Most Jersey students have already jet set for university, but as many as 500 are still waiting for confirmation of what funding they’ll receive from the government, it has emerged.
According to the Head of Careers and Student Finance, Lynne Haws, the government still does “not have all the information” necessary for processing the students’ grants – even though most have already started their terms.
The revelation came during a Scrutiny hearing, in which she was grilled on current student finance arrangements by Education and Home Affairs Panel Chair Deputy Rob Ward.
At the hearing, the Education Minister, Senator Tracey Vallois, explained that there had been a significant increase in the number of students coming in, with 650 applying for funding. She said the department has had to spend more money due to a larger proportion of the students being on the lower scale of the income and therefore requiring more funding.
Pictured: The Education Minister said more students required funding for university than before.
Adding that the department was now paying “all fees” for more students than before due to university funding changes passed the previous year resulting in a rise of “Jersey or low to middle Jersey” students, Ms Haws said that the paperwork processing delay had come about due to a “range of issues”.
“It could be that students have done better in their A- levels than they thought they were going to, or their Level 3s, and have decided to apply later in the day. It could be that they did not fill their tax form in until late, so their tax. So while we get in touch with income tax and say: “Can you put them to the top of the pile, because we are waiting?” there is a process to go through.”
She continued: “Students can forget. I know that sounds bizarre when we are looking at money, but they can. It is a case of trying to get through. Normally we would expect the ones that have not completed their applications in previous years, they would not have received much of a grant at all and therefore the urgency was not there.”>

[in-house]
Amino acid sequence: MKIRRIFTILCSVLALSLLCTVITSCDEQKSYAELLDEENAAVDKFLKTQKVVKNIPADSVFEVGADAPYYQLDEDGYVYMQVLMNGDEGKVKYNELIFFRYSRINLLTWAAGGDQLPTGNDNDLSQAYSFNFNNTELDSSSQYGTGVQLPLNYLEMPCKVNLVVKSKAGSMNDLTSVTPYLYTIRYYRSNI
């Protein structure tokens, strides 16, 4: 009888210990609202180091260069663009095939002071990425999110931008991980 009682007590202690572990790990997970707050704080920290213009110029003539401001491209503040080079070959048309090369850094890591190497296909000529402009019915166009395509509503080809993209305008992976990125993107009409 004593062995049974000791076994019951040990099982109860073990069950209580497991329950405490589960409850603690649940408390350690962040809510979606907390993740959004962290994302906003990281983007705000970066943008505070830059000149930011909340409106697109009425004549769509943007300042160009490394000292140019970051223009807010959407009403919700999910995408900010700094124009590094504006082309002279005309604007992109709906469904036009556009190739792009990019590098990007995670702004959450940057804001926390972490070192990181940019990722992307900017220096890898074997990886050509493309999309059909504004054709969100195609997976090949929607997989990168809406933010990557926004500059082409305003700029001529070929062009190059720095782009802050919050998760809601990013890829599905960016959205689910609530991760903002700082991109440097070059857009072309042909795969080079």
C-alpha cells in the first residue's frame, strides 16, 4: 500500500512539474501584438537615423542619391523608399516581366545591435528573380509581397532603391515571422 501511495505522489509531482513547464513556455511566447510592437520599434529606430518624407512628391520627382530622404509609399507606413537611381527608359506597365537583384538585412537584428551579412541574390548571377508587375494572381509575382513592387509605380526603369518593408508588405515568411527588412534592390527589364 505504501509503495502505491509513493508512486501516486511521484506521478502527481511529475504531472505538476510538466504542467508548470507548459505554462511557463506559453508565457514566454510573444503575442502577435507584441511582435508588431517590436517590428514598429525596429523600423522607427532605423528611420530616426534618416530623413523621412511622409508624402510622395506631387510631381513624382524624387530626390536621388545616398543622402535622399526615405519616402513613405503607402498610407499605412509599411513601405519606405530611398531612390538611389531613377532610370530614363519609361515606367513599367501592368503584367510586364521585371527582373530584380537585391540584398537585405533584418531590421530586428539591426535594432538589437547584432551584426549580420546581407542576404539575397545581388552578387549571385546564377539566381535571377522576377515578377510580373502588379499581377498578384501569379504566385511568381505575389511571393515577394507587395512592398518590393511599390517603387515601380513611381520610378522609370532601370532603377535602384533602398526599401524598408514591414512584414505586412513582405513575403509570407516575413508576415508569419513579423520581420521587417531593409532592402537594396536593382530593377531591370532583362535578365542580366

Pictured: 500 students still haven't been assessed with regards to their grant.
The result, she said, is that the required budget is not yet certain: “While we are looking at the moment, the 500 does seem like it is going to be a significant amount. At the moment we have spent ... or we have got on our database £11 million, but that is for just over 1,000 students and we have got 500 that we are waiting, so it looks like it is going to be anything from about £14 million to £16 million for the year.”
The Scrutiny hearing had been called to investigate the Government Plan’s proposals for Education over the next four years – including a student finance scheme estimated to cost an additional £6million and due to be introduced in 2021.
Ahead of the hearing, the Student Loan Support Group expressed concern in writing to the Panel about the lack of detail offered.
Pictured: The Government Plan lacks details over higher education funding, the Student Loan Support Group said.
“With the figures supplied it is impossible to know what is planned,” they wrote. “There is not enough detail. If you can supply any details to the questions we have asked that would be very helpful… Currently we know less now than we ever did before.”
One of the lead campaigners, Nicola Heath, told Express that some answers had been provided during the Scrutiny hearing, but not enough to put parents’ minds at ease.
Stating that there had been a “similar situation” before the current finance scheme was introduced, Ms Heath recalled: “We had no details and it just appeared out of the woodwork. They didn’t give much details even in the proposal, it was only in the Ministerial Order that we learned what it was going to be. We have got no detail of what they are planning to do.”
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